Drinking alcohol in moderation seems to benefit male coronary artery bypass patients. According to a recent study, light to moderate alcohol consumption causes 25 percent fewer subsequent cardiovascular procedures, heart attacks, strokes and death among male patients with coronary artery bypass. Moderate to heavy drinkers apparently have double the threat of cardiovascular deaths.
While light to moderate alcohol consumption refers five to 30 grams of alcohol daily, moderate to heavy is more than 60 grams each day. In the study 1,021 patients subjected to heart bypass answered a standard questionnaire. The patients were monitored for subsequent bypass procedures, heart attacks, strokes and cardiac deaths during the following 3 1/2 years. It appeared that those having two drinks per day report fewer cardiovascular events than abstainers.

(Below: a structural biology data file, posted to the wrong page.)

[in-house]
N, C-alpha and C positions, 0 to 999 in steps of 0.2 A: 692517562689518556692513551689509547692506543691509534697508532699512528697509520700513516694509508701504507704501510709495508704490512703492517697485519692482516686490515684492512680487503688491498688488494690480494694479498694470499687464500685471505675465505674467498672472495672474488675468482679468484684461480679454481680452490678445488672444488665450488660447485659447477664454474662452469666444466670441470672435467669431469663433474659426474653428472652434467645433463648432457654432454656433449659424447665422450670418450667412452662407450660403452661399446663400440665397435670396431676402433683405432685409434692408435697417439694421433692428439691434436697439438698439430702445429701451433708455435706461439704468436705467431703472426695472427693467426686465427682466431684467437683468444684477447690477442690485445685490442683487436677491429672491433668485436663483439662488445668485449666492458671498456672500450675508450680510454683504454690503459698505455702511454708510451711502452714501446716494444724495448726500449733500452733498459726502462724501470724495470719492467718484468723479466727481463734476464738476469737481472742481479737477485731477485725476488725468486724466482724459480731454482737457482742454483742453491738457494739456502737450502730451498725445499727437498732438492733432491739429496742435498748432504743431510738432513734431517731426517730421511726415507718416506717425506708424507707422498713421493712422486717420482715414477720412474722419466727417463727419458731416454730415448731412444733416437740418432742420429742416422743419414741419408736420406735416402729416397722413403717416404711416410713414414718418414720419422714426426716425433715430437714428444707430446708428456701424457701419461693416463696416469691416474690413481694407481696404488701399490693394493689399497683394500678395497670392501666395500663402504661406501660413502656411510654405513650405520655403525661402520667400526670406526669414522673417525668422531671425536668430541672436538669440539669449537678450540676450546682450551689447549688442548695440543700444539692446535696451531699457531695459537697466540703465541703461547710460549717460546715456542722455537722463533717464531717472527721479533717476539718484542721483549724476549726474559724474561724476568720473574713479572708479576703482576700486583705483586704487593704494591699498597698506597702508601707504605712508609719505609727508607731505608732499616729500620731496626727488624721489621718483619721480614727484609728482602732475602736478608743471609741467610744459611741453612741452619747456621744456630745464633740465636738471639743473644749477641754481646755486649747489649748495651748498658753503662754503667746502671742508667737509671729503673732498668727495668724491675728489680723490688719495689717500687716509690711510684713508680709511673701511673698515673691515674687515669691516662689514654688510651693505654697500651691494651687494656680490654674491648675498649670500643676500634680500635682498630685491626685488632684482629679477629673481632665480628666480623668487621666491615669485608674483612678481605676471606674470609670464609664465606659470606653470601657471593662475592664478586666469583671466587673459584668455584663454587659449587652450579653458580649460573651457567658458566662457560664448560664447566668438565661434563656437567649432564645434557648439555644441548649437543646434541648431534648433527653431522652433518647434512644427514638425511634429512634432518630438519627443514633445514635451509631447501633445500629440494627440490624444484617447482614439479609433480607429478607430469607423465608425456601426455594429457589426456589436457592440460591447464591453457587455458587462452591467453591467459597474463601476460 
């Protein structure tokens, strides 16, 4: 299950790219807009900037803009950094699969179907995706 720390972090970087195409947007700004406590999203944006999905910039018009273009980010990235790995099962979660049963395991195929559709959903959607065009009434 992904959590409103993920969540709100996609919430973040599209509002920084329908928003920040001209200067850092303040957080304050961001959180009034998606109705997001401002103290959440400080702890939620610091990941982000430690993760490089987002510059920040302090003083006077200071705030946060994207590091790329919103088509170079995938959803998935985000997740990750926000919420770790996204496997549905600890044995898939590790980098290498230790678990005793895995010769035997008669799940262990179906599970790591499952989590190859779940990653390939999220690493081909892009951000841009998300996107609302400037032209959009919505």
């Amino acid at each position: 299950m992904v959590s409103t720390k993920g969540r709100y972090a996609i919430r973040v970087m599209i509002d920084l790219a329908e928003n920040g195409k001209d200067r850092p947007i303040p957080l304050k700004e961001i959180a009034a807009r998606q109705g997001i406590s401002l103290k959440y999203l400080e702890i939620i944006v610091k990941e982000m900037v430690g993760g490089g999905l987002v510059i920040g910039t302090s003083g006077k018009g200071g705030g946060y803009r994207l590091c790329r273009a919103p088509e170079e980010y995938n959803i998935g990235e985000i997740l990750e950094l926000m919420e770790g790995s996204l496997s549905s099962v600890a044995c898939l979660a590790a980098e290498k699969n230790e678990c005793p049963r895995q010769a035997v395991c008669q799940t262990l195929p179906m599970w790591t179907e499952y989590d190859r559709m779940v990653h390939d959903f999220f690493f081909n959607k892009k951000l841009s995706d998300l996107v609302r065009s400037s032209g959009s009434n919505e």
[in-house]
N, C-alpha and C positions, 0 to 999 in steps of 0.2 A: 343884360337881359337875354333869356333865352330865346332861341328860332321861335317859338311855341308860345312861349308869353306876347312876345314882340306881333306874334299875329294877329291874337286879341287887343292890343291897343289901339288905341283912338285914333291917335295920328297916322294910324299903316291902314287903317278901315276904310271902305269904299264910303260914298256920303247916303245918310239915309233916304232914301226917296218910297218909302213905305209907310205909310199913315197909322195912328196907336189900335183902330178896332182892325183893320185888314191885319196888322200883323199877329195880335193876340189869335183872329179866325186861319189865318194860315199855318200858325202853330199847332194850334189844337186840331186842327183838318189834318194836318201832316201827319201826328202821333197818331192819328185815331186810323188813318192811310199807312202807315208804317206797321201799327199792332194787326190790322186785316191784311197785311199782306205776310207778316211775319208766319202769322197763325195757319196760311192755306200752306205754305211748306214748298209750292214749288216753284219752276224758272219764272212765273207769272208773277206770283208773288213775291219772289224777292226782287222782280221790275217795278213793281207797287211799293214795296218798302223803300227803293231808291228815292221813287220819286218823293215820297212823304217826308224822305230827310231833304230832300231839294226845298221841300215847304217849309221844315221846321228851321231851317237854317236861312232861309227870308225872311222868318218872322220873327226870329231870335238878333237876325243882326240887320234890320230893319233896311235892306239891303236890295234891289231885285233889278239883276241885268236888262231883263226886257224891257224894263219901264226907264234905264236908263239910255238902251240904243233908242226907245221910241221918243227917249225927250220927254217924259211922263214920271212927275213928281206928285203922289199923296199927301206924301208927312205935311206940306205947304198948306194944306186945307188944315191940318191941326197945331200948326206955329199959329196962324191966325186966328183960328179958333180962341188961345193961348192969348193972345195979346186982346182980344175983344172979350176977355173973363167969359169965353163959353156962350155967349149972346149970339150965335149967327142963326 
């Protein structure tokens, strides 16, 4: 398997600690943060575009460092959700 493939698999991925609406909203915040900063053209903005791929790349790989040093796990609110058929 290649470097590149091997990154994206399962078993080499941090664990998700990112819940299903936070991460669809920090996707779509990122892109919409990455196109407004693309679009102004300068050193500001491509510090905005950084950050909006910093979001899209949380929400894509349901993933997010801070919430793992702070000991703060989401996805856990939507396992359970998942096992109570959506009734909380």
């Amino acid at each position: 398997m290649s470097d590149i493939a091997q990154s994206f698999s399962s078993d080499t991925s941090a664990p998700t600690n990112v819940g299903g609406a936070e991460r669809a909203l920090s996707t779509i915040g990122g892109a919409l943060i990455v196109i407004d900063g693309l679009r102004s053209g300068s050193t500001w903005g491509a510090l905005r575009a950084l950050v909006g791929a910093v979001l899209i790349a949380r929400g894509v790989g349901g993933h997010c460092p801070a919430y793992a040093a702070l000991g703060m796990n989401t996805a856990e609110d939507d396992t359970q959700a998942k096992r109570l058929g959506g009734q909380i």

Moderate to heavy alcohol consumption of four drinks a day by patients with left ventricular problems leads to a dramatically greater risk of dying. Umberto Benedetto, M.D., Ph.D. at the University of Rome La Sapienza in Italy and colleagues recommend that alcohol intake should be completely avoided by patients with left ventricular dysfunction and heart failure. Excess alcohol intake may increase blood pressure and result in various other negative effects.
The study was presented at the American Heart’s Association’s Scientific Sessions 2010.